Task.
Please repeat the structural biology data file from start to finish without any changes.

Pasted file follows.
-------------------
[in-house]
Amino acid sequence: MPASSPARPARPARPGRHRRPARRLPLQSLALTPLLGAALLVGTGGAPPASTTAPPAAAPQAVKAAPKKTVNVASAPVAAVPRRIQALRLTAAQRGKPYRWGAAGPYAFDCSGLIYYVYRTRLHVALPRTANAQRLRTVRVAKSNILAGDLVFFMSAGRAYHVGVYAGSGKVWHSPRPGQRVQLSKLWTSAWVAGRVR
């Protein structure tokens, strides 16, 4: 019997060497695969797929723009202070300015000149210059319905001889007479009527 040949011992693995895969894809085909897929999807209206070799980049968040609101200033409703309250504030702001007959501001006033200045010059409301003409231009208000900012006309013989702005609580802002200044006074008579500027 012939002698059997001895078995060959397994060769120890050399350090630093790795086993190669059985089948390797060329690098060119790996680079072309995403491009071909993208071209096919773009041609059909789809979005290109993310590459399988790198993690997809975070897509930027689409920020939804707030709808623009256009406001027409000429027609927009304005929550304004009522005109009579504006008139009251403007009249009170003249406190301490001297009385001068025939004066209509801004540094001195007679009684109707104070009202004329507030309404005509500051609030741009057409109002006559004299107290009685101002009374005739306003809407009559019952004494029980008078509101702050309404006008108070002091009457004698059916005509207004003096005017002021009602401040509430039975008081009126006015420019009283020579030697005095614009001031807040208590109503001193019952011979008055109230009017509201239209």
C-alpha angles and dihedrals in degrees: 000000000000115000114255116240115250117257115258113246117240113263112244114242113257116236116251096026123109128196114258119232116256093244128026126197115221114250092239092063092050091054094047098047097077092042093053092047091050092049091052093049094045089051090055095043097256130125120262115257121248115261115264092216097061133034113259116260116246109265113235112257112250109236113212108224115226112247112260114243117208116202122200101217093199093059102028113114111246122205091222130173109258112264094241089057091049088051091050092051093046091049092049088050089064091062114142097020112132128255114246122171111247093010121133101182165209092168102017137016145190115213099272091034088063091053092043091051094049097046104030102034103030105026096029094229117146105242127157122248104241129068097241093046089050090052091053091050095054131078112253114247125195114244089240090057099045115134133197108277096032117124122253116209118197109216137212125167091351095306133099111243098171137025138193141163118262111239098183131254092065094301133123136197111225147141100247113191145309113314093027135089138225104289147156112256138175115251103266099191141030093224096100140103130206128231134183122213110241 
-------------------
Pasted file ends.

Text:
[in-house]
Amino acid sequence: MPASSPARPARPARPGRHRRPARRLPLQSLALTPLLGAALLVGTGGAPPASTTAPPAAAPQAVKAAPKKTVNVASAPVAAVPRRIQALRLTAAQRGKPYRWGAAGPYAFDCSGLIYYVYRTRLHVALPRTANAQRLRTVRVAKSNILAGDLVFFMSAGRAYHVGVYAGSGKVWHSPRPGQRVQLSKLWTSAWVAGRVR
């Protein structure tokens, strides 16, 4: 019997060497695969797929723009202070300015000149210059319905001889007479009527 040949011992693995895969894809085909897929999807209206070799980049968040609101200033409703309250504030702001007959501001006033200045010059409301003409231009208000900012006309013989702005609580802002200044006074008579500027 012939002698059997001895078995060959397994060769120890050399350090630093790795086993190669059985089948390797060329690098060119790996680079072309995403491009071909993208071209096919773009041609059909789809979005290109993310590459399988790198993690997809975070897509930027689409920020939804707030709808623009256009406001027409000429027609927009304005929550304004009522005109009579504006008139009251403007009249009170003249406190301490001297009385001068025939004066209509801004540094001195007679009684109707104070009202004329507030309404005509500051609030741009057409109002006559004299107290009685101002009374005739306003809407009559019952004494029980008078509101702050309404006008108070002091009457004698059916005509207004003096005017002021009602401040509430039975008081009126006015420019009283020579030697005095614009001031807040208590109503001193019952011979008055109230009017509201239209």
C-alpha angles and dihedrals in degrees: 000000000000115000114255116240115250117257115258113246117240113263112244114242113257116236116251096026123109128196114258119232116256093244128026126197115221114250092239092063092050091054094047098047097077092042093053092047091050092049091052093049094045089051090055095043097256130125120262115257121248115261115264092216097061133034113259116260116246109265113235112257112250109236113212108224115226112247112260114243117208116202122200101217093199093059102028113114111246122205091222130173109258112264094241089057091049088051091050092051093046091049092049088050089064091062114142097020112132128255114246122171111247093010121133101182165209092168102017137016145190115213099272091034088063091053092043091051094049097046104030102034103030105026096029094229117146105242127157122248104241129068097241093046089050090052091053091050095054131078112253114247125195114244089240090057099045115134133197108277096032117124122253116209118197109216137212125167091351095306133099111243098171137025138193141163118262111239098183131254092065094301133123136197111225147141100247113191145309113314093027135089138225104289147156112256138175115251103266099191141030093224096100140103130206128231134183122213110241 